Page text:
Court of Appeals of Missouri, Southern District, First Division
FROM THE CIRCUIT COURT OF WRIGHT COUNTY Honorable R. Craig
Clinton Klarr ("Movant") appeals the denial of his
amended Rule 29.15 post-conviction relief motion after an
evidentiary hearing. Movant's underlying convictions were
for statutory rape in the second degree, statutory sodomy in
the second degree, and child molestation in the second
degree. See sections 566.034, 566.064, and
566.068. In two points relied on, Movant contends
the motion court clearly erred in denying Movant's claims
that his trial counsel was ineffective for failing to: (1)
strike a particular juror for cause based upon voir
dire answers suggesting that the juror "would hold
it against [Movant] if he did not testify or present a
defense"; and (2) "suppress State's Exhibit
1" ("Exhibit 1")-a letter that fell from
Movant's pocket while he was under arrest.
no ineffective assistance of counsel in jury selection, and
no prejudice in the admission of Exhibit 1, we affirm.
Principles of Review and Governing Law
successful ineffective-assistance of-counsel claim requires a
movant to "show (1) that his attorney failed to exercise
the customary skill and diligence that a reasonably competent
attorney would perform under similar circumstances, and (2)
that he was thereby prejudiced." Sanders v.
State, 738 S.W.2d 856, 857 (Mo. banc 1987); see also
Strickland v. Washington, 466 U.S. 668, 687 (1984). Our
review of a defense attorney's performance is
"highly deferential[, ]" Strickland 466
U.S. at 689, and "[a reviewing] court must indulge a
strong presumption that counsel's conduct falls within
the wide range of reasonable professional assistance."
Id. To demonstrate prejudice, a movant must show
"a reasonable probability that, but for counsel's
unprofessional errors, the result of the proceeding would
have been different." State v. Nunley, 923
S.W.2d 911, 922 (Mo. banc 1996) (quoting Strickland,
466 U.S. at 694).
is fundamental that a criminal defendant is entitled to a
jury composed of only those who are free from any bias or
prejudice." State v. McKee, 826 S.W.2d 26, 28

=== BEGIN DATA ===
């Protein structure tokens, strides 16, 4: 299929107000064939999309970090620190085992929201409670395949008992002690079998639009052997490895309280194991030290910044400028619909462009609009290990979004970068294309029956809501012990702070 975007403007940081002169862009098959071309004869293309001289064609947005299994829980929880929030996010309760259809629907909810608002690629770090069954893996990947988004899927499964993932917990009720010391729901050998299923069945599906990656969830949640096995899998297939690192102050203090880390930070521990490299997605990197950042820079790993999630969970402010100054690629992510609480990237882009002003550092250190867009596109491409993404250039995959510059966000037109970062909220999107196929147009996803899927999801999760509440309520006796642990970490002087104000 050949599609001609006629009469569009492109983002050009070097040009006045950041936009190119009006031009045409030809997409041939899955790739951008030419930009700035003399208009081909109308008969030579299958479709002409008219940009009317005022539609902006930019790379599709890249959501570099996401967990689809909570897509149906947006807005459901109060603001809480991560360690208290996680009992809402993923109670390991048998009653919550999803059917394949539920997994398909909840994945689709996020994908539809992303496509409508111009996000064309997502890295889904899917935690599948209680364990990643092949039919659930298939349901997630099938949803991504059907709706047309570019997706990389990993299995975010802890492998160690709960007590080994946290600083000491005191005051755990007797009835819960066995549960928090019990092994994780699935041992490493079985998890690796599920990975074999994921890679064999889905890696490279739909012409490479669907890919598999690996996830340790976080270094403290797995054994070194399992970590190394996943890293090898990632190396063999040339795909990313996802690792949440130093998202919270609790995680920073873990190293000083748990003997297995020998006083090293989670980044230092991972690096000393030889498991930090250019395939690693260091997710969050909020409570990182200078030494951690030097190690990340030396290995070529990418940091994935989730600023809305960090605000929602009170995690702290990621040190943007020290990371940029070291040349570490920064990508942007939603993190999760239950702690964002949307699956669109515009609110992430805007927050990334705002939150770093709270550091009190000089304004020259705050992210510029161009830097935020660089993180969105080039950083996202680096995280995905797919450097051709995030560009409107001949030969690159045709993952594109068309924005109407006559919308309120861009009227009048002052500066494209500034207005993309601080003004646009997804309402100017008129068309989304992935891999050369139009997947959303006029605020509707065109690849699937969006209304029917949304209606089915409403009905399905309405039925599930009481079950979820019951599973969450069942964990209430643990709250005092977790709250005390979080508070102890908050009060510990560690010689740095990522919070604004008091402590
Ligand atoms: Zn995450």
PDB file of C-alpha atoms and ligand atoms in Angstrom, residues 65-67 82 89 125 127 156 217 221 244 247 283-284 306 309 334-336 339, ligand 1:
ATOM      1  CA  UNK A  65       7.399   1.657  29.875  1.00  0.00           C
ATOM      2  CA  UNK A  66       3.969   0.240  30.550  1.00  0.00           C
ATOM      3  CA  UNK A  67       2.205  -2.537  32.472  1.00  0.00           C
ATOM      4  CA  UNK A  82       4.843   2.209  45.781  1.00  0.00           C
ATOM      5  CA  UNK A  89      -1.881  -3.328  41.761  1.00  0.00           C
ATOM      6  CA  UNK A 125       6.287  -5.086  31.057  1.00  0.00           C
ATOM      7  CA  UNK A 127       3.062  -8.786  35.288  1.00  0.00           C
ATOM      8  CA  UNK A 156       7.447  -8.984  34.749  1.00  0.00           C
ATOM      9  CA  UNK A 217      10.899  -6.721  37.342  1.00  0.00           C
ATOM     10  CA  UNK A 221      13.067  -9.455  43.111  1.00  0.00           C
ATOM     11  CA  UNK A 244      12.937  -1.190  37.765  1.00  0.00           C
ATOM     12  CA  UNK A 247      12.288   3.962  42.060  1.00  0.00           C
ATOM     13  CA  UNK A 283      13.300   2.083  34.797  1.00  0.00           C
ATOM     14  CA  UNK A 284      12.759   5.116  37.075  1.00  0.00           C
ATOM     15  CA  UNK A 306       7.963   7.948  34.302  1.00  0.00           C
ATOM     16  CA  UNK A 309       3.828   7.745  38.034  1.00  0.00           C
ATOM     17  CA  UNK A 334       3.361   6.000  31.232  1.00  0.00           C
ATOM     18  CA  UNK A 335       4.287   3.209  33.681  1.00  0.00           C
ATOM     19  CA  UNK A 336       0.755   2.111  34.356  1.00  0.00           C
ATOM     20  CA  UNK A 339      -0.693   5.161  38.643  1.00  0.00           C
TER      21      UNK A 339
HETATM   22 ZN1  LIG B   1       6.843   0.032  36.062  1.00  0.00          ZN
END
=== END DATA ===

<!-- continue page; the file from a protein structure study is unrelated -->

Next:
(Mo. App. W.D. 1992). In addition, a defendant in a criminal
case must be afforded a full panel of qualified jurors before
any peremptory challenges are exercised. James v
State, 222 S.W.3d 302, 305-06 (Mo. App. W.D. 2007).
"A possibility of prejudice is not sufficient to
disqualify a juror: 'It must clearly appear from the
evidence that the challenged venireperson was in fact
prejudiced.'" Pearson v. State, 280 S.W.3d
640, 646 (Mo. App. W.D. 2009) (quoting State v.
Walton, 796 S.W.2d 374, 377 (Mo. banc 1990)).
"Whether a prospective juror is qualified is to be
determined from the context of the entire voir dire
examination, not from a single response."
Pearson, 280 S.W.3d at 646. If trial counsel
"fails to articulate a reasonable strategy for having
[an] admittedly biased juror on the panel, counsel has failed
to exercise the customary skill and diligence of a reasonably
competent attorney." Id. at 645. As to
prejudice, when a biased juror serves on the jury, and there
was no reasonable strategy to leave the juror on the jury,
prejudice may be presumed for purposes of ineffective
assistance of counsel. Wadlow v. State, 518 S.W.3d
872, 877 (Mo. App. S.D. 2017).
review the denial of a Rule 29.15 motion to determine
"whether the motion court's findings of fact and
conclusions of law are clearly erroneous." Collis v.
State, 334 S.W.3d 459, 463 (Mo. App. S.D. 2011); see
also Rule 29.15(k). We presume that the findings and
conclusions of the motion court are correct, and "[t]he
movant bears the burden of demonstrating clear error."
Wallar v. State, 403 S.W.3d 698, 705 (Mo. App. W.D.
the two points raised in Movant's timely appeal address